From the first, Hans Hube proved to be an outstanding panzer commander and a master tactician, both in offensive and defensive operations. He fought at Uman, Kiev, Rostov, in the Mius River defense in the winter of 1941–1942, and at Kharkov. He was successively decorated with the Knight’s Cross and the Oak Leaves and was promoted to lieutenant general on April 1, 1942. Meanwhile, he earned a reputation throughout the army as a tough, fair, no-nonsense commander, noted for his physical courage and tactical brilliance. The men of his unit—and others as well—called him Der Mensch (The Man) implying that no one else in the whole German Army approached his stature. And that is exactly the way that many of the men of the 6th Army felt about him.
A measure of the respect that Hube commanded was the fact that he echoed Wietersheim’s objections to the way the Stalingrad campaign was being handled, including his criticisms of Hitler’s meddling in the affairs of subordinate units. An outspoken officer known for his absolute honesty, Hube stood so high in the estimation of the Fuehrer that he not only got away with it, but he also received his promotion to general of panzer troops on October 1, 1942—only six months after his previous promotion.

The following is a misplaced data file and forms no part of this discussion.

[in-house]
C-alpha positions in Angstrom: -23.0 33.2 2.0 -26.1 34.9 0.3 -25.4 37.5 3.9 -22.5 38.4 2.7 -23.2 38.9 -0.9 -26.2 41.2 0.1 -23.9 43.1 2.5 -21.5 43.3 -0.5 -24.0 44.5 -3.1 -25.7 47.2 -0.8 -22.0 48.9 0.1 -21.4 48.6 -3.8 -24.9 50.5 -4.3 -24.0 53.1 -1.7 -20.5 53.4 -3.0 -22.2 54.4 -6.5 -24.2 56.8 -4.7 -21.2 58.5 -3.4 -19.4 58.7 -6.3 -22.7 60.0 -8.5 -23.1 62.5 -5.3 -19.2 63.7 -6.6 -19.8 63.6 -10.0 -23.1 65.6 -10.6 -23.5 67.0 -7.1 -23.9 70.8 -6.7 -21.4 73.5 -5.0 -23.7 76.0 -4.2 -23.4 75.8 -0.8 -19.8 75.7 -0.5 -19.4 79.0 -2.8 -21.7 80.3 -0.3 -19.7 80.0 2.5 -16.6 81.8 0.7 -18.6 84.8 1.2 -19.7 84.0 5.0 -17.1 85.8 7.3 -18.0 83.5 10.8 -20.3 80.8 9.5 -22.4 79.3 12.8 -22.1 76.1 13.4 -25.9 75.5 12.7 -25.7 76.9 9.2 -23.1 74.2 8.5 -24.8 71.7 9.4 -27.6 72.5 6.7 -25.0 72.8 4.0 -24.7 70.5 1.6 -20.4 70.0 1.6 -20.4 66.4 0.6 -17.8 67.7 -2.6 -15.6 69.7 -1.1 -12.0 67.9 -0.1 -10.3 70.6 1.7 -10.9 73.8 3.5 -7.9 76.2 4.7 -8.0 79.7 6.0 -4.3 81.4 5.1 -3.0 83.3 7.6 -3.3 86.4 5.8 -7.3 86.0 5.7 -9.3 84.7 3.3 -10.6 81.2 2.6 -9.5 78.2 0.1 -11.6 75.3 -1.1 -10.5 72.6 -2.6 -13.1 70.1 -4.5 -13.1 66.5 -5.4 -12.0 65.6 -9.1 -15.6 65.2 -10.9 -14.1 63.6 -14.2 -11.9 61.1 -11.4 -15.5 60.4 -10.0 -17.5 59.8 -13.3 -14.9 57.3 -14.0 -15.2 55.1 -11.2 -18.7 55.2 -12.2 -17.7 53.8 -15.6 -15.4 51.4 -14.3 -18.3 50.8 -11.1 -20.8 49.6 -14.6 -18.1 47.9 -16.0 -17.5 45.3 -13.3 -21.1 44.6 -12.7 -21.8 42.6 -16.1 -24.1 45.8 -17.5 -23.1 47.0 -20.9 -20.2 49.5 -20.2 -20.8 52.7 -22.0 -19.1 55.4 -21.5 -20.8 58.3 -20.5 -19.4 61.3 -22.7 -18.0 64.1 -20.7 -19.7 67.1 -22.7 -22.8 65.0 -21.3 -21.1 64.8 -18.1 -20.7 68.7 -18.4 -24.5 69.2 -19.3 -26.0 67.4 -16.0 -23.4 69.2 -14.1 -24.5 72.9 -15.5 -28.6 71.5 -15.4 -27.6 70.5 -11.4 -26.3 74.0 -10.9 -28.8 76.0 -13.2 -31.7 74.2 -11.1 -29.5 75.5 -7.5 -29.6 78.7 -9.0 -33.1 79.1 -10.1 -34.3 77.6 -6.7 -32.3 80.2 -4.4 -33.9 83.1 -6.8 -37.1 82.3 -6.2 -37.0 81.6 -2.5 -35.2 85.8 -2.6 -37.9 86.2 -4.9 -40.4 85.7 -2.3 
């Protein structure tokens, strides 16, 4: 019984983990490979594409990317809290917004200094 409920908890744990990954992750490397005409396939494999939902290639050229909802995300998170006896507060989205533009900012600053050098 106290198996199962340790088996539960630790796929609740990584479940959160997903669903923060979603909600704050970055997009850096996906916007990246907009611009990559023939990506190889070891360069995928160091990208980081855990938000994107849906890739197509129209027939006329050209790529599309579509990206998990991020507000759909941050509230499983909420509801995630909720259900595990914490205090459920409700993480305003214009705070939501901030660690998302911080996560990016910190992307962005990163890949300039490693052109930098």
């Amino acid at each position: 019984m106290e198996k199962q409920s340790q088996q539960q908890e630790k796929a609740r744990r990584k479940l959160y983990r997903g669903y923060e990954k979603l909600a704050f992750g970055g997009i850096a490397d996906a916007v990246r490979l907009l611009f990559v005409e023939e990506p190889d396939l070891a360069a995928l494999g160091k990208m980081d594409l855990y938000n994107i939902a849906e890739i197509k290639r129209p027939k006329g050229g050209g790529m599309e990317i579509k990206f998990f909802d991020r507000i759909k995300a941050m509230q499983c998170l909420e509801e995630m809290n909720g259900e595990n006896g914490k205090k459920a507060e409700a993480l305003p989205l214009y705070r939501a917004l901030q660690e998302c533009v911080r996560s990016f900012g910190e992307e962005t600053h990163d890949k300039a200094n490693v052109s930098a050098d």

In January 1943, as the end neared for the soldiers trapped in Stalingrad, Hitler signaled for Hube to fly out of the dying pocket. Many in the city would have given everything they owned to have received this order, but Hube categorically refused to obey it. He sent word back that he had led his men into Stalingrad and had ordered them to fight to the last bullet. Now he intended to show them how to do it. Hitler responded by sending four members of his SS bodyguard to Stalingrad in a special airplane. Hube and four members of his staff were called to 6th Army headquarters, where the SS men surprised them and flew them out of the pocket at gunpoint.
In 1943, Hube rebuilt the XIV Panzer Corps and led it in the Battle of Sicily, where he held off 12 Allied divisions (including those of the redoubtable General George S. Patton) for 38 days with four understrength German divisions, in spite of the Allies’ almost total command of the sea and the air. Then Hube escaped across the Straits of Messina with his entire command. The Man himself left in one of the last boats. After serving for a short time in Italy, where he fought at Salerno and was briefly acting commander of the 10th Army, Hube assumed command of the 1st Panzer Army in Russia and, much to the delight of the Fuehrer, brilliantly led it out of a Soviet encirclement in March 1944, with help from Field Marshal von Manstein. On April 20, 1944—his own birthday—Hitler promoted Hube to colonel general and decorated him with the Diamonds to his Knight’s Cross with Oak Leaves and Swords. Hube was also earmarked to take charge of Army Group South Ukraine shortly thereafter; presumably it had already been decided to give its then commander, Ferdinand Schoerner, command of Army Group North. But Hans Valentin Hube was killed the very next day, when his airplane crashed a few miles from Berchtesgaden. A few weeks before his own death, Adolf Hitler was still lamenting the passing of Der Mensch, stating that he was one of the top three commanders to emerge from the Second World War.